In response, I optimized the project around me, and my goals. First up, it’s exciting, it’s thrilling to get a game up on screen. There’s nothing like seeing that initial hints of a model come through, even if it’s all contorted. It’s a drive to keep pushing forward, to know that you’re part of the way there. Arranging the code so I can get that first hint of game up on the screen ASAP is a psychological trick, but it’s an effective one. That rush has never gotten old, even after the 20 different games I’ve added.

Second, I’m probably the biggest user of my own site. Exploring the nooks and crannies of some nostalgic game is something I still do every day, despite having done it for 6 years. Whether it’s trying to figure out how they did a specific effect, or getting a new perspective on past nostalgia gone by, I’m always impressed with the ingenuity and inventiveness of game artists. So when I get things working, it’s an opportunity to explore and play. This is fun to work on not just because other people like it, but because I like it. So, when people ask me if I will add so-and-so game, the answer is: probably not, unless you step up to contribute. If I haven’t played it, it makes it harder for me to connect with it, and it’s less fun for me to work on.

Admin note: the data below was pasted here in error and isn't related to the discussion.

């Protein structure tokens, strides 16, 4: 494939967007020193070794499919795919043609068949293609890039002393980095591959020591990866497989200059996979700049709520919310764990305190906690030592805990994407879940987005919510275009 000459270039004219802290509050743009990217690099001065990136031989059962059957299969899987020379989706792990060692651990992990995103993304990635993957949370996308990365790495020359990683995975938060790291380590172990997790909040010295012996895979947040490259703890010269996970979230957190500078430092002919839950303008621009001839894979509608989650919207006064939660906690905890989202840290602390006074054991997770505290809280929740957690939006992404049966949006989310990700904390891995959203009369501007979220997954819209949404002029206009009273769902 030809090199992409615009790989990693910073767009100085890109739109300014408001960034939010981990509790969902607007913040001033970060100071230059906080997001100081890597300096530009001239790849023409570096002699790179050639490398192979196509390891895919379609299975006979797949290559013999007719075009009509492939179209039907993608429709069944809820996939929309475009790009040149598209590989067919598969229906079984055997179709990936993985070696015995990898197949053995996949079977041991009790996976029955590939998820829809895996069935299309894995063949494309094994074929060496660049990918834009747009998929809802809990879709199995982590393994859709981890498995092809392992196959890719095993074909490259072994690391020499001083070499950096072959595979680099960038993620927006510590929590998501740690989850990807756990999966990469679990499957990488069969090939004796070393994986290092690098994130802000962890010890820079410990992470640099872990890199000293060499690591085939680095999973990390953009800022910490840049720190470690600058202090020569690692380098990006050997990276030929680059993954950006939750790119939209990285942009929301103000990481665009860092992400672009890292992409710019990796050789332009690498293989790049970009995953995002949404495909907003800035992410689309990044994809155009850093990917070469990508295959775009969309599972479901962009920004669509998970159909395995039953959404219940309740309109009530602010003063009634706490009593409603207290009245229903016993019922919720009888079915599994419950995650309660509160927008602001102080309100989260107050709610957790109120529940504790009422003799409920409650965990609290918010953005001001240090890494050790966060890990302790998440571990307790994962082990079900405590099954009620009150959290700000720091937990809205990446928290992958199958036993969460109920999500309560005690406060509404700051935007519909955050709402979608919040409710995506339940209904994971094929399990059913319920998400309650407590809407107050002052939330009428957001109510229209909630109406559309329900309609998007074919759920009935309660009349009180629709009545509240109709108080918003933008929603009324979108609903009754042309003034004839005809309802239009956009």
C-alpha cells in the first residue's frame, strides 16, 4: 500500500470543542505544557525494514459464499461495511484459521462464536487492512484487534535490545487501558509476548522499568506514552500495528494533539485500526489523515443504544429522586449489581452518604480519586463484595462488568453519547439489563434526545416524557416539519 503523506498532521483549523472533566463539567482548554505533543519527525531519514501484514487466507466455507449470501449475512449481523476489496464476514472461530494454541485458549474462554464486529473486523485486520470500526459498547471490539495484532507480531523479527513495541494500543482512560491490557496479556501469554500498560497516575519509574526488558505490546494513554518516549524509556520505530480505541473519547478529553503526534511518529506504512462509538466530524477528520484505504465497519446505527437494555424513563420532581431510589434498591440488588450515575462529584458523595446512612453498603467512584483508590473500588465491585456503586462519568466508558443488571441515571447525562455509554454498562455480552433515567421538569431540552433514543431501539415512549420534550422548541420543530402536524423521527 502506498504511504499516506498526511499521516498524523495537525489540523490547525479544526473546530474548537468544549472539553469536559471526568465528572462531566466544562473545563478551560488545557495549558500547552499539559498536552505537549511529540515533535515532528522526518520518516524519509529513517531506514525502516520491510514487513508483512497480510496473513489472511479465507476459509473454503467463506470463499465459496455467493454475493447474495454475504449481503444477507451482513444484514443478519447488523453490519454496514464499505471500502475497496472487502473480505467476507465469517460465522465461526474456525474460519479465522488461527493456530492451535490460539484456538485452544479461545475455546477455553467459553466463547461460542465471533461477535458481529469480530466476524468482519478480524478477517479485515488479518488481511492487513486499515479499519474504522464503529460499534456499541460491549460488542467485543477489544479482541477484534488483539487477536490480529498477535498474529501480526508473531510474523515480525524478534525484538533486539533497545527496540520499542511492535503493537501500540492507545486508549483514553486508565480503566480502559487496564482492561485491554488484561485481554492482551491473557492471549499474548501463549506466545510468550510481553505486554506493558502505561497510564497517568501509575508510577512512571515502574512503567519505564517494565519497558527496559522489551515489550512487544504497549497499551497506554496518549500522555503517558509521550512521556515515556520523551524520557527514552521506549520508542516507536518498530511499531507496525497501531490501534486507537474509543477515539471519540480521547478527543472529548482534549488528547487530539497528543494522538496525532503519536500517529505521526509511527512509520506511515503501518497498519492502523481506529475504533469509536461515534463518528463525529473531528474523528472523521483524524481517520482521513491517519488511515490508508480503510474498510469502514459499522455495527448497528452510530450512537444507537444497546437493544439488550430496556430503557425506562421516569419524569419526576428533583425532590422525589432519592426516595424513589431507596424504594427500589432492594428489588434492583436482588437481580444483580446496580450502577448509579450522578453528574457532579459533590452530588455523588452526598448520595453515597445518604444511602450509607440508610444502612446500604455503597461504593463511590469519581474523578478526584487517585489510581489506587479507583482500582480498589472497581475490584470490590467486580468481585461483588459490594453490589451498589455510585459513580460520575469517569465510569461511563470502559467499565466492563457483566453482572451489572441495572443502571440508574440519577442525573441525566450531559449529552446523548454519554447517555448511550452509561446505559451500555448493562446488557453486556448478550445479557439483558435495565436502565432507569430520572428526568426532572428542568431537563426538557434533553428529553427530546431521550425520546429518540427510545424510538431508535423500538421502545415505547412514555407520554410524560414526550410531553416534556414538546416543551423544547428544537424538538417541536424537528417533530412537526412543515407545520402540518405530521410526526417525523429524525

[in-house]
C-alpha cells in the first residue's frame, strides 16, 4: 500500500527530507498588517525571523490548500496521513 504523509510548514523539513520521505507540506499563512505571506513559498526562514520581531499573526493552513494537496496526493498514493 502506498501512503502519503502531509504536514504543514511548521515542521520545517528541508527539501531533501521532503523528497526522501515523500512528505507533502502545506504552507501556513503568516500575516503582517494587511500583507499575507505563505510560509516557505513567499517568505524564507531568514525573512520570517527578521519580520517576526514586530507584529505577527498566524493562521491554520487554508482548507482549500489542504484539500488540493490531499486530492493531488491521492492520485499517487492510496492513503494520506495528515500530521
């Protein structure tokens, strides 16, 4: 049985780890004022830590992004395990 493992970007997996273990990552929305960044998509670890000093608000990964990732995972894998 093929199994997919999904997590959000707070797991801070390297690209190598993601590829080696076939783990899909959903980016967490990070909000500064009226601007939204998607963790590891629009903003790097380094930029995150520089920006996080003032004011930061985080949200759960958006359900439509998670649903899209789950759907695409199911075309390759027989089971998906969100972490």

Third, I decided that refactors were off-limits. To help with this, I wanted as little “abstractions” and “frameworks” as possible. I should share code when it makes sense, but never be forced to share code when I do not want it. For this, I took an approach inspired by the Linux kernel and built what they call “helpers” — reusable bits and bobs here and there to help cut down on boilerplate and common tasks, but are used on an as-needed basis. If you need custom code, you outgrow the training wheels, from the helpers to your own thing, perhaps by copy/pasting it, and then customizing it. Both tef and Sandi Metz have explored this idea before: code is easier to write than it is to change. When I need to change an idea that did not work out well, I should be able to do it incrementally — port small pieces of the codebase over to the new idea, and keep the old one around. Or just delete ideas that did not work out without large change to the rest of the code.